Adoration of the Magi by Bartolomé Esteban Murillo, 17th century

God's Word on Sunday: Epiphany lights the way toward salvation

  • January 5, 2019

Epiphany of the Lord, Jan. 6 (Year C) Isaiah 60:1-6; Psalm 72; Ephesians 3:2-3a, 5-6; Matthew 2:1-12

Historians, astronomers and Bible scholars have engaged in long and learned debates about the Epiphany story. Did it actually happen? Was there really a star or was it something else? Why is it only reported in Matthew’s Gospel? Why is there no mention of it in any other sources? 

These debates will go on forever and there are no simple answers. It would be more fruitful to focus on the text and the story — what is it trying to reveal to us? What is its message? 

The Epiphany story is a variation on a constant theme in the Old Testament — hope and fulfillment of prophecy. The prophecy from Isaiah was given around the time of the return from exile. It was meant to dispel the gloom and discouragement felt by many of the Jews after their return from Babylon. 

Their land and the city of Jerusalem lay in ruins and all their efforts to rebuild had made but scant progress. The way of life they left behind generations before was a dim memory. They wondered if Judea would ever recover its status as a vibrant and God-centred nation. 

The litany of hopeful words from Isaiah can be summed up in one word: light. The darkness was being swept aside, the light of God was shining upon them and the glory of the Lord was over them. 

It was to be a time of ecstatic joy, as their happiness and prosperity returned. The nations would stream to them from the far corners of the Earth, and they would bear with them gifts of gold and frankincense — treasured gifts indeed.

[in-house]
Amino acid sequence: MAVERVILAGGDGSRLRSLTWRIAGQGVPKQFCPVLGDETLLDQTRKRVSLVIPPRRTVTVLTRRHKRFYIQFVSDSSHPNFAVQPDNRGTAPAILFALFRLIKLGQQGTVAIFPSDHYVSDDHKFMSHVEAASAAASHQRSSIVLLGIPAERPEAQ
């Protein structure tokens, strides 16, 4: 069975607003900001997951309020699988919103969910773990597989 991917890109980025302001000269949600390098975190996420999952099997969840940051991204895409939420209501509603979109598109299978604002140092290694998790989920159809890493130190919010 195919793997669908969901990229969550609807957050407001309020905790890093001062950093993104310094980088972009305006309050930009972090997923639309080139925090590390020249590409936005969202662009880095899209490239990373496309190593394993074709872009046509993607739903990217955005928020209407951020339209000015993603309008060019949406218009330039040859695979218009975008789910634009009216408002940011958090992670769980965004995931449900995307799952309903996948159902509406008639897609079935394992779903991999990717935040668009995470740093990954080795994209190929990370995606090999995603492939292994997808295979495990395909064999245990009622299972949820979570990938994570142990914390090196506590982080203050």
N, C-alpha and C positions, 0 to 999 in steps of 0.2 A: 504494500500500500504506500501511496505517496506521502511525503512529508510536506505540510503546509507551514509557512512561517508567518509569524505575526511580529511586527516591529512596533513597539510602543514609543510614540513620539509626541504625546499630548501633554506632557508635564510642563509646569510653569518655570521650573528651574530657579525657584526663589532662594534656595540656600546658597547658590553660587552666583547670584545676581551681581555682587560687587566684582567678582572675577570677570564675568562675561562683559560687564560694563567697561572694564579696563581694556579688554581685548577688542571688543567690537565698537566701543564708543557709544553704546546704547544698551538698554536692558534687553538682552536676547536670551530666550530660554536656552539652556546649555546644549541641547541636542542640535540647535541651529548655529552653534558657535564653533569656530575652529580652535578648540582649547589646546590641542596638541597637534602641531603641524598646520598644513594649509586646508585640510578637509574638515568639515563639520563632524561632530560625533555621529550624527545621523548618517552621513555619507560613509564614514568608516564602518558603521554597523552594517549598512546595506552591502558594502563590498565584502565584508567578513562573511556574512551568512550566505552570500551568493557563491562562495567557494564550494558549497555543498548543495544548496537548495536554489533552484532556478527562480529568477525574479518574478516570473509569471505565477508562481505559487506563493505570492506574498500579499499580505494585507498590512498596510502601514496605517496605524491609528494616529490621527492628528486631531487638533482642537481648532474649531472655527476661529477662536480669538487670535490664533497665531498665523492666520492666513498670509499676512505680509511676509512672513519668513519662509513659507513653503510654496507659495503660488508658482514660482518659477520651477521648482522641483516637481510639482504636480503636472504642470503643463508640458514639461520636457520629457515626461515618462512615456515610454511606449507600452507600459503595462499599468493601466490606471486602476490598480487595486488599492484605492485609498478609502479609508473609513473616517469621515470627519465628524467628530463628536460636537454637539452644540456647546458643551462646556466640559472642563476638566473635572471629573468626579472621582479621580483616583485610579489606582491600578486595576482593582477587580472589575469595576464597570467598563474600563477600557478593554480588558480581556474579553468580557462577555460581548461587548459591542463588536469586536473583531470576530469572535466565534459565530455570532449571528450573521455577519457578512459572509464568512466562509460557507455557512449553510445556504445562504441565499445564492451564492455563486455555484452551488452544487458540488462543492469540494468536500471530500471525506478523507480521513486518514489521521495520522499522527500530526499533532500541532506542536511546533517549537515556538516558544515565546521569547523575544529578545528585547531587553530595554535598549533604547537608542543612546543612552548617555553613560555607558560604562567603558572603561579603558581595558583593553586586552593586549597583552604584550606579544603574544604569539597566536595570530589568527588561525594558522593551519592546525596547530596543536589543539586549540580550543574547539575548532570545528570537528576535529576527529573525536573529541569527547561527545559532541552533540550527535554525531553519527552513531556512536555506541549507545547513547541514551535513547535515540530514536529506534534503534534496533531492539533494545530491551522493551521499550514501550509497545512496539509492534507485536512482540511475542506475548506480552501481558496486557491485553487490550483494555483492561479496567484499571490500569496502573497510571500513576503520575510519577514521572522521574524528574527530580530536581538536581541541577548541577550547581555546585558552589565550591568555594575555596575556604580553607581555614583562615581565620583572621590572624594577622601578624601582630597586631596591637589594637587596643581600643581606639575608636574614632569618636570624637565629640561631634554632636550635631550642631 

It didn’t quite happen that way, but as with most prophetic language, it spoke of hopes, aspirations and dreams. It was meant to heal hearts and minds and to inspire hope and energy. Its message is needed every bit as much today as in the sixth century BC, for negativity and despair threaten to get the upper hand in our collective lives.

In the time of Jesus, Judea suffered under foreign occupation and exploitation. People longed to be free and to live happy, peaceful and prosperous lives. Their hopes and dreams are also ours. 

For Paul and his followers, one of the signs of this dawning brilliance and hope was the revelation something planned for millennia: the inclusion of all peoples in God’s plan of salvation. They would share in the redemptive work of Jesus Christ, through whom God embraced all humanity.

The arrival of magi from the East was a sign of the fulfillment of Isaiah’s prophecy. We know virtually nothing about them — they were called “magi,” signifying a member of the Persian priestly class, adept in reading the stars. We don’t know their names or how many there were, and it doesn’t matter. They were astute, alert and always seeking the telltale signs of God’s activity. 

Coming from distant lands, they brought gifts of gold and frankincense, along with the addition of myrrh. It fits very neatly into Isaiah’s prophecy. 

Light illuminating the Earth guided them — the much discussed and debated star. In the ancient world, all momentous earthly events, especially the birth of a new ruler, were heralded by signs in the heavens. 

A new age was dawning — God was entering the world in a unique way, bringing about many changes. As with all forward movements, there was resistance and the attempt to snuff out the light. Herod was deathly afraid of losing his grip on power, but earthly power is fleeting and illusory. 

These readings, identical every celebration of Epiphany, always pose a question: how have you responded to the message of the magi? 

Darkness seems to cover the Earth at times and hope can seem an illusion. But God’s light continues to enter this world to push back at the darkness. It calls us to leave the familiar and comfortable behind and follow the magi into uncharted territory with open hearts and minds. 

The message of Epiphany was unity and the universality of God’s grace. Let us work and pray that human fear, selfishness and violence not undo God’s work.

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